Next, we asked if the increase in GFP intensity in adult daf-16d/f::gfp transgenic animals correlates with the level of the endogenous transcript. Using qRT-PCR, we found that each of the daf-16 isoforms was expressed at a constant level throughout larval development. However, as worms aged, the daf-16d/f transcript dramatically increased in both wild-type and long-lived daf-2(e1370) mutants, while the daf-16a transcript increased only slightly (Figure 4A,B, Additional file 1: Figure S7-S9). To further confirm this result, we tested the upregulation of DAF-16a vs DAF-16d/f at the protein level. Since it is not possible to distinguish differences in endogenous levels of DAF-16a and DAF-16d/f protein, we were limited to examining changes in DAF-16 protein levels in strains that only bear one DAF-16 isoform (daf-2;daf-16;daf-16a::gfp or daf-2;daf-16;daf-16d/f::gfp). Using these transgenic strains, consistent with our mRNA data, the age-dependent increase in the levels of DAF-16d/f was also observed at the protein level (Figure 4C,D).
The qRT-PCR assay is a read-out of the steady-state level of mRNA, but the DAF-16::GFP fusion fluorescence is the product of both transcriptional and post-transcriptional regulation. Therefore, to measure the transcriptional promoter activity of each daf-16 isoform, we generated daf-16 promoter::GFP fusions (Pdaf-16::gfp). The promoter of each daf-16 isoform was placed upstream of the GFP open reading frame fused to the unc-54 3′UTR, which is known to be absent of temporal regulatory elements . We reasoned that if increased transcription is responsible for the elevated mRNA level in young adults, then the GFP intensity should become brighter in the promoter::gfp transgenic worms as the worms age. In the Pdaf-16a::gfp worms, the GFP signal throughout the body increased slightly with age. In contrast, in Pdaf-16d/f::gfp worms, GFP expression increased dramatically throughout the intestine (data not shown Figure 4E). Therefore, across multiple independent experiments we found that transcription of daf-16, particularly daf-16d/f, was regulated in an age-dependent manner.
daf-16d/ftranscript level in the early adult determines lifespan
daf-16 expression in the intestine is critical for lifespan regulation in C. elegans[21, 43], and our temporal and spatial expression data indicate that daf-16d/f mRNA is dramatically upregulated in the intestine as worms age. To determine the importance of DAF-16 upregulation in aging worms, we used RNAi to maintain daf-16d/f expression in the adult stage at a level comparable to that in the L4 stage, thereby preventing the upregulation of DAF-16d/f during aging. To achieve the correct knockdown level, we prepared serial-dilutions of daf-16 RNAi bacteria (from no dilution to 64-fold dilution) and fed daf-16(mgDf50); daf-2(e1370); daf-16d/f::gfpHT worms from the L4 stage to day 2 adults. After 2 days of growth on the daf-16 RNAi plates, worms were transferred to control RNAi plates. We found that worms grown on four-fold to 16-fold diluted daf-16 RNAi bacteria maintained daf-16d/f expression at levels similar to that of the L4 worms (Additional file 1: Figure S10). Importantly, the lifespan of daf-16(mgDf50); daf-2(e1370); daf-16d/f::gfpHT worms fed on the four-fold to 16-fold diluted daf-16 RNAi bacteria was reduced as compared to animals grown on control bacteria (Figure 4F, Additional file 1: Table S5). Therefore, the upregulation of daf-16d/f gene expression at the young adult stage is an important determinant of C. elegans lifespan.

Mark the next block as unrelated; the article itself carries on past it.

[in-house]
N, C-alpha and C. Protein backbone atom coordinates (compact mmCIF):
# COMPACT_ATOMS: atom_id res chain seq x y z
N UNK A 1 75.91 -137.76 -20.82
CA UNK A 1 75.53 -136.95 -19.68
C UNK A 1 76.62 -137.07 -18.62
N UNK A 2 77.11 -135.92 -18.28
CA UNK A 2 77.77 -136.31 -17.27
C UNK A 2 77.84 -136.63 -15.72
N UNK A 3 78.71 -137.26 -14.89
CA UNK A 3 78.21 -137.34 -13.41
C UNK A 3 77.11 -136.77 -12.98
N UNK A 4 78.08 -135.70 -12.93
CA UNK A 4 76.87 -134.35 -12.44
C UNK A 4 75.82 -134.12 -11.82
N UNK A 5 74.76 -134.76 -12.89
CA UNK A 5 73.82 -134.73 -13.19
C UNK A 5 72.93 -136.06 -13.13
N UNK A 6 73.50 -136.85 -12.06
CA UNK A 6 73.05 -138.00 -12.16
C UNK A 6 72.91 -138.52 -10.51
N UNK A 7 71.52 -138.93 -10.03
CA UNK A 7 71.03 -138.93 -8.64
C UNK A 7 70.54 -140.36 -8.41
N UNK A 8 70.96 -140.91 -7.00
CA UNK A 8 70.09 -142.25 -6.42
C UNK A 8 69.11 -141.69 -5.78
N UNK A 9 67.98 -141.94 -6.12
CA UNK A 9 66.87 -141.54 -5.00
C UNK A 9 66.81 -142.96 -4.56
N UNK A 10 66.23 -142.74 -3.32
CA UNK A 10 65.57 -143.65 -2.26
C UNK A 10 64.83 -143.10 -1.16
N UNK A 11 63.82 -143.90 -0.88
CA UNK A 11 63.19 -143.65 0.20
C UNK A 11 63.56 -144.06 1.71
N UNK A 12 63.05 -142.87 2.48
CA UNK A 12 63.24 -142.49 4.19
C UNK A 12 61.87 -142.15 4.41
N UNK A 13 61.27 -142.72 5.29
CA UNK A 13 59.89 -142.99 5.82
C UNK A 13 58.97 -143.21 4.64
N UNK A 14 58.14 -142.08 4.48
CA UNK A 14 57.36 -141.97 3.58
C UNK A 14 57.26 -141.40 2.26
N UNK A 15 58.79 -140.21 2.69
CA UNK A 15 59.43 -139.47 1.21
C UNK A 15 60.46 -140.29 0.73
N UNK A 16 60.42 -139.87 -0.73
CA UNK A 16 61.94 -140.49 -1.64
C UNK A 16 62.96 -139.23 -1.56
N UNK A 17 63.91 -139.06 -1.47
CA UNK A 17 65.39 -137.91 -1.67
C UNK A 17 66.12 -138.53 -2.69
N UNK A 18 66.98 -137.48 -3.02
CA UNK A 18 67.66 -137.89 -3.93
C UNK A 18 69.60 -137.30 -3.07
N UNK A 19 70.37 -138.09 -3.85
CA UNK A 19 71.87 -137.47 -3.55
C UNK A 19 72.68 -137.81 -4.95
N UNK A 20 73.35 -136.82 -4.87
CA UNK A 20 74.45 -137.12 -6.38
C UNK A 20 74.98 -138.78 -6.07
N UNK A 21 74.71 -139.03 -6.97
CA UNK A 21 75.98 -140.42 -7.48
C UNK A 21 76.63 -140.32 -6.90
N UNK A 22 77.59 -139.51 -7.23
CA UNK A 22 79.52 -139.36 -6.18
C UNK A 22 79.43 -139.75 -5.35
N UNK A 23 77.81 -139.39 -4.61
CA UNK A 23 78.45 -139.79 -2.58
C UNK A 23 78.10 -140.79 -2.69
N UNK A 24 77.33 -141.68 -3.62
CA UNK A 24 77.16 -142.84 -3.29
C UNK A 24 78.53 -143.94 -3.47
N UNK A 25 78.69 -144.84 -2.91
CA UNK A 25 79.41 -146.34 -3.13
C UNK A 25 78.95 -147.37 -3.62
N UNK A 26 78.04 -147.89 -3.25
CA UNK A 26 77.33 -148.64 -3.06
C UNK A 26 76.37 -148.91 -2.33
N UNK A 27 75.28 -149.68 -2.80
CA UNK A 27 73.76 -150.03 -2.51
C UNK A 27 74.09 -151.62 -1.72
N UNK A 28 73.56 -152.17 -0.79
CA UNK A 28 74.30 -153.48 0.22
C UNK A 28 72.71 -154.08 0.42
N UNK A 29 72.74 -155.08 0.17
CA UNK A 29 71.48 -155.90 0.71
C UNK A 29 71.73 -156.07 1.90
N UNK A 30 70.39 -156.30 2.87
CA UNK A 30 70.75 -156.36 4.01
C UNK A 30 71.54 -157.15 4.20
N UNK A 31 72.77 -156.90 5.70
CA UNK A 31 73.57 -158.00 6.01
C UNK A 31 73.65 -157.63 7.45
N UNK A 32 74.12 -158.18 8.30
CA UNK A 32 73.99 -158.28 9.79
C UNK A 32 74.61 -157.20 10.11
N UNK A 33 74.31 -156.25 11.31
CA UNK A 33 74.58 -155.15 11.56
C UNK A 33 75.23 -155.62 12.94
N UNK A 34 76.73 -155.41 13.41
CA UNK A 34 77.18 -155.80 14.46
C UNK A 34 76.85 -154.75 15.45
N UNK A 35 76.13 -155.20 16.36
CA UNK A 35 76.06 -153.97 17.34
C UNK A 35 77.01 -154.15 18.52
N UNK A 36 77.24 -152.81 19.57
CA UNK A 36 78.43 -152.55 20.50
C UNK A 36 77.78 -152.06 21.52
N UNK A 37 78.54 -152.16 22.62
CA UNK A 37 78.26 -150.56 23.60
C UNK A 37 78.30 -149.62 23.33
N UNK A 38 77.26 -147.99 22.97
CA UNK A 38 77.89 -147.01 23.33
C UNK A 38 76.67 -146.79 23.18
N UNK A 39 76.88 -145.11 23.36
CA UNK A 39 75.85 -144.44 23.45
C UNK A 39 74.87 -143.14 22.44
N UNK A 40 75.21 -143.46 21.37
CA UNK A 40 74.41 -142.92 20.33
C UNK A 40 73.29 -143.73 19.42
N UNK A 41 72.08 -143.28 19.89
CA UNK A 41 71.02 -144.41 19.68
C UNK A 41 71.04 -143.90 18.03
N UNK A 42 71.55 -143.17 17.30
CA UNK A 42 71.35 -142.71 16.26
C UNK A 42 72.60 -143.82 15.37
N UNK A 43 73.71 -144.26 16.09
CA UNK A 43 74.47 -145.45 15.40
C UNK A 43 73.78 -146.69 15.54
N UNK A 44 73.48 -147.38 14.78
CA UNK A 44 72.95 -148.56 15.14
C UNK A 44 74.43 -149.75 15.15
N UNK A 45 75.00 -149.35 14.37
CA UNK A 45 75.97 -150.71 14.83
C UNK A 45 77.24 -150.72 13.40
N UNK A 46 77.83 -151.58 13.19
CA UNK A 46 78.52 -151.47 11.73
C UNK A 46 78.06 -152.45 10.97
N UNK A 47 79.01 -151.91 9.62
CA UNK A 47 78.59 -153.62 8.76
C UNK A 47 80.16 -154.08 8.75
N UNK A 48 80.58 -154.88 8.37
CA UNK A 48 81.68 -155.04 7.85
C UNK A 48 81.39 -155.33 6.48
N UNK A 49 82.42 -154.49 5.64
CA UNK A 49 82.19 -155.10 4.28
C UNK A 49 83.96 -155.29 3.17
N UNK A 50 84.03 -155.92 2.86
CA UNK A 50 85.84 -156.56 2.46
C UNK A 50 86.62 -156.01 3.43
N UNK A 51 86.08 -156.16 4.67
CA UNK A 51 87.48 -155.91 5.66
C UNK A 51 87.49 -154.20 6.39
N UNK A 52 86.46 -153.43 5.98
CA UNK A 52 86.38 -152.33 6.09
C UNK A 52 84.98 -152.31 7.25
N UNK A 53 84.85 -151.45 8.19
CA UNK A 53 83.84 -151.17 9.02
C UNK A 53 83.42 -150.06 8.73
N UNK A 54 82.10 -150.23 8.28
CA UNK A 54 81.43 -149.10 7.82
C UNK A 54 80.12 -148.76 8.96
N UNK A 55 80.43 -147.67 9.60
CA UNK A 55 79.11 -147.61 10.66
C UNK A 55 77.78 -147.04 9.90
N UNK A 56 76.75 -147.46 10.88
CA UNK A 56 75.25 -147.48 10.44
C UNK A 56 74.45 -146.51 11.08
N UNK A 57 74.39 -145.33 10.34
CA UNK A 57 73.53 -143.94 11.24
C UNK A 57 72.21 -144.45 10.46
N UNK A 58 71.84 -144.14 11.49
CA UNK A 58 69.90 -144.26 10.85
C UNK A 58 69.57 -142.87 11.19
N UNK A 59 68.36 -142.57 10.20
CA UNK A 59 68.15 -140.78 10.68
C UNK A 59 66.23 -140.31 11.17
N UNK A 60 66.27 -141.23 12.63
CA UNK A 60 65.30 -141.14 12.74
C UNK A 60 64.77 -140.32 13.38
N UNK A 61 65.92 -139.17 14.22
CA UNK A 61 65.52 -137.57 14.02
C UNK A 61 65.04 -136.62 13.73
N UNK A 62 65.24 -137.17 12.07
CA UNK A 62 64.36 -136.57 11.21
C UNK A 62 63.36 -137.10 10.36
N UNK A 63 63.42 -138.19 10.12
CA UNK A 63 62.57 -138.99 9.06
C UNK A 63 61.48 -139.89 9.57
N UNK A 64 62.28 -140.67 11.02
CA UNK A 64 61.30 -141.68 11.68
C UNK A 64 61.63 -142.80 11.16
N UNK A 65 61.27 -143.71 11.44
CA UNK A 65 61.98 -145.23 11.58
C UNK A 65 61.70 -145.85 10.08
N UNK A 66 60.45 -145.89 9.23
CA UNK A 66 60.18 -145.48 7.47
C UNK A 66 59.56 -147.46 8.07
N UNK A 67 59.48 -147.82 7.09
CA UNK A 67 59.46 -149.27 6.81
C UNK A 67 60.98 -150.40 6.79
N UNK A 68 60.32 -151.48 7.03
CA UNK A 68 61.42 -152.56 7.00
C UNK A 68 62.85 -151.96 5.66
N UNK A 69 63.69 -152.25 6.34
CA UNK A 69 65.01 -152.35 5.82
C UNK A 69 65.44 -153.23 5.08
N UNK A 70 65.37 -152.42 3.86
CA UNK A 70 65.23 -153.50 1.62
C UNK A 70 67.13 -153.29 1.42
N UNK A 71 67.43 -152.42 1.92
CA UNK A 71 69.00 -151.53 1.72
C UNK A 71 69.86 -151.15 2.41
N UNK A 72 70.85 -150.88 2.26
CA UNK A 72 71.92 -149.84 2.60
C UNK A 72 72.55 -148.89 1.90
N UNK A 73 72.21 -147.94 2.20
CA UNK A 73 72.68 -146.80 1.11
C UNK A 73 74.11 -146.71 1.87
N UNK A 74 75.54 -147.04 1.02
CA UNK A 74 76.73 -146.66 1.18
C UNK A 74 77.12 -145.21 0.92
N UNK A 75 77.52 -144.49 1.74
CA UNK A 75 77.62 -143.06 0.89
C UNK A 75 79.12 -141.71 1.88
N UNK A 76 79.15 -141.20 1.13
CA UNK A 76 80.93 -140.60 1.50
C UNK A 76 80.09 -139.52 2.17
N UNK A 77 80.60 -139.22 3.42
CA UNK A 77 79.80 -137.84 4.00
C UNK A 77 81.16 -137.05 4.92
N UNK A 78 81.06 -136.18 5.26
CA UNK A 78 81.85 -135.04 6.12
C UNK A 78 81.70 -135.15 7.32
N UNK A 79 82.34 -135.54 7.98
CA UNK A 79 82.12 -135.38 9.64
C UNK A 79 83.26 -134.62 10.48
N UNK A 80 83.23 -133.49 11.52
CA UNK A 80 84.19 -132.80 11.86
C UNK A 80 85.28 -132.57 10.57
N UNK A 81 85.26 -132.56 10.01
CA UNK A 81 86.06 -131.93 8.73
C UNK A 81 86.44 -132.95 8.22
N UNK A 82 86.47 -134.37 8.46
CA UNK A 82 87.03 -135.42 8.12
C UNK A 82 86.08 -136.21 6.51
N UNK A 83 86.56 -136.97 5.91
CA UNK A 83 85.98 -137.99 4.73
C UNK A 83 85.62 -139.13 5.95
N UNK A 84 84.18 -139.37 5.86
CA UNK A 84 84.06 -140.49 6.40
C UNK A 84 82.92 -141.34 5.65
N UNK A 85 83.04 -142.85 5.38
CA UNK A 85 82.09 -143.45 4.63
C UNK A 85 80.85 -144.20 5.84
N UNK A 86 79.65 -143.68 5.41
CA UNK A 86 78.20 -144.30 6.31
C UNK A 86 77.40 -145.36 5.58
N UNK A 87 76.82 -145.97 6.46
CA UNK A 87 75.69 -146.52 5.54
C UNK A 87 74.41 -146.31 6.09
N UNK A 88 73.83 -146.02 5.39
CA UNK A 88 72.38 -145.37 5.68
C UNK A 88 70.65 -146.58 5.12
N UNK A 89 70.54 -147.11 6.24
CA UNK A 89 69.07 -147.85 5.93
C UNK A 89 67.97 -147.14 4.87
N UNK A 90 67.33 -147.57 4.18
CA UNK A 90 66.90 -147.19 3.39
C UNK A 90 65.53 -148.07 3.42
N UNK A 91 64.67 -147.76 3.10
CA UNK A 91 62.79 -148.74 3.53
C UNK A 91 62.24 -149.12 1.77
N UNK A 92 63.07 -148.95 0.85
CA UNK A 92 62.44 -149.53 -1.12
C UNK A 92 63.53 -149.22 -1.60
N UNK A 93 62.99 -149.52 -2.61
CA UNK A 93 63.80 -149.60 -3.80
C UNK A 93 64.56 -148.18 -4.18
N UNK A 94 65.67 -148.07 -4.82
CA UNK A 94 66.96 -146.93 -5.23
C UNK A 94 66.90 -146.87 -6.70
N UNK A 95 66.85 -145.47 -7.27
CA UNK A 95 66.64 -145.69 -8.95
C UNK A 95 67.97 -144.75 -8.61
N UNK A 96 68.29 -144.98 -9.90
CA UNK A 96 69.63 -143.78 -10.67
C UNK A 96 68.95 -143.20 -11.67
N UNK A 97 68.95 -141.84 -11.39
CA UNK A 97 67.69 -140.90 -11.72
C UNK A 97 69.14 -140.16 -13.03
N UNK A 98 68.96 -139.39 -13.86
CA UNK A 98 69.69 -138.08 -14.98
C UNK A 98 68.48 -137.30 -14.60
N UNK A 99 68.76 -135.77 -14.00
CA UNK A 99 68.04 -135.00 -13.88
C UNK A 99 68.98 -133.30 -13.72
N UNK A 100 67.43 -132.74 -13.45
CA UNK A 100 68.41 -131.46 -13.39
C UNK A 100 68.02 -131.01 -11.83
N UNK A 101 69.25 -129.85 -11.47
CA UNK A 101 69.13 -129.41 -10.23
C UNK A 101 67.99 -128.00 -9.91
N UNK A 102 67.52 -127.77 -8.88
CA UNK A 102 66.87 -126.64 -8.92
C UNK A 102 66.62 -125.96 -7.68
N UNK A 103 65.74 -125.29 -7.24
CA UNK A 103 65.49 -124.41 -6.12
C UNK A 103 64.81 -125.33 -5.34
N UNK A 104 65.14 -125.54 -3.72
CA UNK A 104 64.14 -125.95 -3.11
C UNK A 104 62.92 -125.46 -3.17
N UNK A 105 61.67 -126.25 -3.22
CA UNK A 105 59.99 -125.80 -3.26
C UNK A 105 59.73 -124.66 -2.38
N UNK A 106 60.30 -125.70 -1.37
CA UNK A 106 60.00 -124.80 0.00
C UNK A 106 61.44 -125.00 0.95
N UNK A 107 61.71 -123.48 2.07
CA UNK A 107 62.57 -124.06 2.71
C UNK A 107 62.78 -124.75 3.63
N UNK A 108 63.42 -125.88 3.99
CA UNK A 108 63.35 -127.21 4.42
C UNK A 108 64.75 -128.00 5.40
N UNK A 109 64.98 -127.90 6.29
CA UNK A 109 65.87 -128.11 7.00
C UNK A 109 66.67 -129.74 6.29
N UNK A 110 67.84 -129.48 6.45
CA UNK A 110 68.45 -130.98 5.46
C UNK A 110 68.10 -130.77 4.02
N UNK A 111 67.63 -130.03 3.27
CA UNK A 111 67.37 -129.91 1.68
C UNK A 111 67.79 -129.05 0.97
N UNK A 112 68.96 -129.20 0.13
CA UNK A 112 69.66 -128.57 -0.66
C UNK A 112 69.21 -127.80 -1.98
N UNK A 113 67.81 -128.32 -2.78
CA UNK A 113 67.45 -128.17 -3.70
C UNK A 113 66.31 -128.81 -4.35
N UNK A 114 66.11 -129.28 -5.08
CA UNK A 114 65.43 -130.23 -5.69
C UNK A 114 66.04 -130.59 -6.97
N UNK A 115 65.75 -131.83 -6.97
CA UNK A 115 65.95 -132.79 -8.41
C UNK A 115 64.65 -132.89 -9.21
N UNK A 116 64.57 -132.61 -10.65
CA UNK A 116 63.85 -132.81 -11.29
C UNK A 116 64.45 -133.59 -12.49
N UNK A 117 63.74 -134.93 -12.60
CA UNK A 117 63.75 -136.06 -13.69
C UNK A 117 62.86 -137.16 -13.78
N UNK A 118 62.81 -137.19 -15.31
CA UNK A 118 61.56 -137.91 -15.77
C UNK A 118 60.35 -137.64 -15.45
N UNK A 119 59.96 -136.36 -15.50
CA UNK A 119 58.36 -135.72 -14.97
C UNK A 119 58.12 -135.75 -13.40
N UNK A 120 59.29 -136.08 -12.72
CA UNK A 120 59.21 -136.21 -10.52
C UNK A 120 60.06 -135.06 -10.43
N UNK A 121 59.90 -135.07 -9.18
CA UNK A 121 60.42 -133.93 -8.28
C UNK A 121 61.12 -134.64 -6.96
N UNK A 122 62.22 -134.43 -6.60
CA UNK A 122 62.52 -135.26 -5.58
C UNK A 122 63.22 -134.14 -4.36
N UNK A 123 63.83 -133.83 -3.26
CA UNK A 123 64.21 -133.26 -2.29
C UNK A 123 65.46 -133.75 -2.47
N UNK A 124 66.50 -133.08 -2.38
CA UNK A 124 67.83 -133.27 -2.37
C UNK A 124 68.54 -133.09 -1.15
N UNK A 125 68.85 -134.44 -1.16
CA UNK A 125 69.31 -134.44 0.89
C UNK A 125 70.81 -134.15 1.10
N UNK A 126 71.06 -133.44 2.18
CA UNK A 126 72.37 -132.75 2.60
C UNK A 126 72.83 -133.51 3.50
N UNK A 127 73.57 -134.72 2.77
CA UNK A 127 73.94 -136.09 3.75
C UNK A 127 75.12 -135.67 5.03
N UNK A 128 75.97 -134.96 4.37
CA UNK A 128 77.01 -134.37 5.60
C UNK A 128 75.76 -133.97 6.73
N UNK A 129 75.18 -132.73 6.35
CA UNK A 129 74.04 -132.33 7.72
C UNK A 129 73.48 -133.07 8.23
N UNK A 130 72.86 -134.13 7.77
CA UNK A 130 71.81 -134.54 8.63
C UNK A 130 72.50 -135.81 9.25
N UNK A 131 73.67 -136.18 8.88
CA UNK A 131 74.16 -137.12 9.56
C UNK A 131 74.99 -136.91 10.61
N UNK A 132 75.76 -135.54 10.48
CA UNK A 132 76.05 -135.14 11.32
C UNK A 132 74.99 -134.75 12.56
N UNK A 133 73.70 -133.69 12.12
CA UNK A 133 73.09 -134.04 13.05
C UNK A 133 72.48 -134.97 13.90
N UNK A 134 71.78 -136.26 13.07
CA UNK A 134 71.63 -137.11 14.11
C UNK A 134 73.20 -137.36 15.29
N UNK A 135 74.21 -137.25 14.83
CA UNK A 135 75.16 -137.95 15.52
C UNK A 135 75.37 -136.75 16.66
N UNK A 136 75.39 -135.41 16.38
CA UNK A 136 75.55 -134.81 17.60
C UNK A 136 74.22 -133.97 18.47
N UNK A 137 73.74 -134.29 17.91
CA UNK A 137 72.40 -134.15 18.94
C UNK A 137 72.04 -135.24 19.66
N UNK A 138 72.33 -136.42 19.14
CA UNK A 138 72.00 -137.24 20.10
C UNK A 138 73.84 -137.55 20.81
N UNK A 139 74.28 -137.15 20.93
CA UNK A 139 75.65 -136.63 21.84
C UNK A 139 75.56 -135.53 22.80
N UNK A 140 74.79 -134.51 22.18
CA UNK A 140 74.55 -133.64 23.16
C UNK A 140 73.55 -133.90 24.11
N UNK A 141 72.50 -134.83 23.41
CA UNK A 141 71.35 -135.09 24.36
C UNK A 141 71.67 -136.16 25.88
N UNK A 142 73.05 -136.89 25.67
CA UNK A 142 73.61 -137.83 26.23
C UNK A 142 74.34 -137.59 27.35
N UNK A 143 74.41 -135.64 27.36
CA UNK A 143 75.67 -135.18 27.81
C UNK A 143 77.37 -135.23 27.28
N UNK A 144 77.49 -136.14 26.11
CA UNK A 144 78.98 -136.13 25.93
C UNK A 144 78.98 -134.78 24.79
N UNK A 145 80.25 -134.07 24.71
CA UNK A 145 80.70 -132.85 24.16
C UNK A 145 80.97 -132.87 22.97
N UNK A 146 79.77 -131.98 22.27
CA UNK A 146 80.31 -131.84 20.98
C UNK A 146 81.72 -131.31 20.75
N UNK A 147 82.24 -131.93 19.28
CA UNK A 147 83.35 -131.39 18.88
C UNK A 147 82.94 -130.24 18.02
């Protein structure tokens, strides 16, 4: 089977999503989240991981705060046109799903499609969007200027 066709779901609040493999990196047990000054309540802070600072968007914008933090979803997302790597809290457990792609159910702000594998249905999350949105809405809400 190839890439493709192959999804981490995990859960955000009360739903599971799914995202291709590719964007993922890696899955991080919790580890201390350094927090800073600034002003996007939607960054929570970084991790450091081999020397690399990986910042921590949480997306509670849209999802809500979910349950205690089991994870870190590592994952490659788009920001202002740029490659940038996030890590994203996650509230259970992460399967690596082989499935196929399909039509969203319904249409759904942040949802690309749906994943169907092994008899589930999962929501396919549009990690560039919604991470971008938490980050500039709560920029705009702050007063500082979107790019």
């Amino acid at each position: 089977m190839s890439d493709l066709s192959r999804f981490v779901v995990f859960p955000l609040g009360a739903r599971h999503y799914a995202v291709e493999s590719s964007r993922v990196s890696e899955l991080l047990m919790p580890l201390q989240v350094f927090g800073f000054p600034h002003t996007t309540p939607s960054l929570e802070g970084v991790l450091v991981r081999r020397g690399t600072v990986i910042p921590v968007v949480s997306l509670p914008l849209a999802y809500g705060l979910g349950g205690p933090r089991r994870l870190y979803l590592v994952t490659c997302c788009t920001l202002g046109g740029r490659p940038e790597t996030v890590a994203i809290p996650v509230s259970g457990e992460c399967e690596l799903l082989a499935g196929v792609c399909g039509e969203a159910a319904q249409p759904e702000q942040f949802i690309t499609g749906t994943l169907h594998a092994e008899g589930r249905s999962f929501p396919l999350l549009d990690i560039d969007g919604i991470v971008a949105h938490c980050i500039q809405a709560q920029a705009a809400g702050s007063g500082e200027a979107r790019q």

The ELT-2 transcription factor promote longevity by regulating both daf-16a and daf-16d/fexpression
Our findings suggest that transcriptional regulators expressed in the intestine activate daf-16d/f transcription in an age-dependent manner. To identify regulator(s) of daf-16d/f gene expression, we performed an RNAi screen of 892 transcriptional regulators using Pdaf-16d/f::gfp transgenic worms. RNAi of two transcriptional regulators reduced Pdaf-16d/f::gfp expression: elt-2, a GATA transcription factor; and swsn-1, a core component of the SWI/SNF chromatin remodeling complex (Figure 5A, B,C). elt-2 is essential for intestinal development [31, 32, 44, 45] as well as innate immune responses to bacterial and fungal infection  and directly regulates the expression of >80% of intestinal genes, including genes that are downstream of daf-16 (dod gene) .
Because worms fed with elt-2 RNAi from hatching develop an abnormal intestinal structure and die within a few days, we used post-developmental RNAi to silence elt-2 beginning at the L4 stage when intestinal development is complete. Indeed, post-developmental elt-2 RNAi treatment also reduced Pdaf-16d/f::gfp expression (Figure 5B). When we examined the endogenous daf-16 transcripts, we found that post-developmental elt-2 RNAi treatment reduced the expression of endogenous daf-16d/f compared to control RNAi (Figure 5C). In contrast, the Pdaf-16a::gfp was only marginally downregulated on elt-2 RNAi at day 2 and endogenous daf-16a expression was not changed, likely due to the fact that its intestinal expression is only a minor portion of total daf-16a (Additional file 1: Figure S11) . Accordingly and consistent with a recent report , elt-2 RNAi reduced the lifespan of the daf-2(e1370) single mutant (expressing endogenous daf-16), as well as daf-16(mgDf50); daf-2(e1370); daf-16a::gfpHT and daf-16(mgDf50); daf-2(e1370); daf-16d/f::gfpHT transgenic worms (Figure 6A, C, D, Additional file 1: Table S6). Relative to the control RNAi, elt-2 RNAi did not shorten the lifespan of a daf-16(mgDf50); daf-2(e1370) mutant (Figure 6B), suggesting that elt-2 RNAi shortens lifespan by reducing intestinal daf-16 gene expression and not by a daf-16-independent pathway.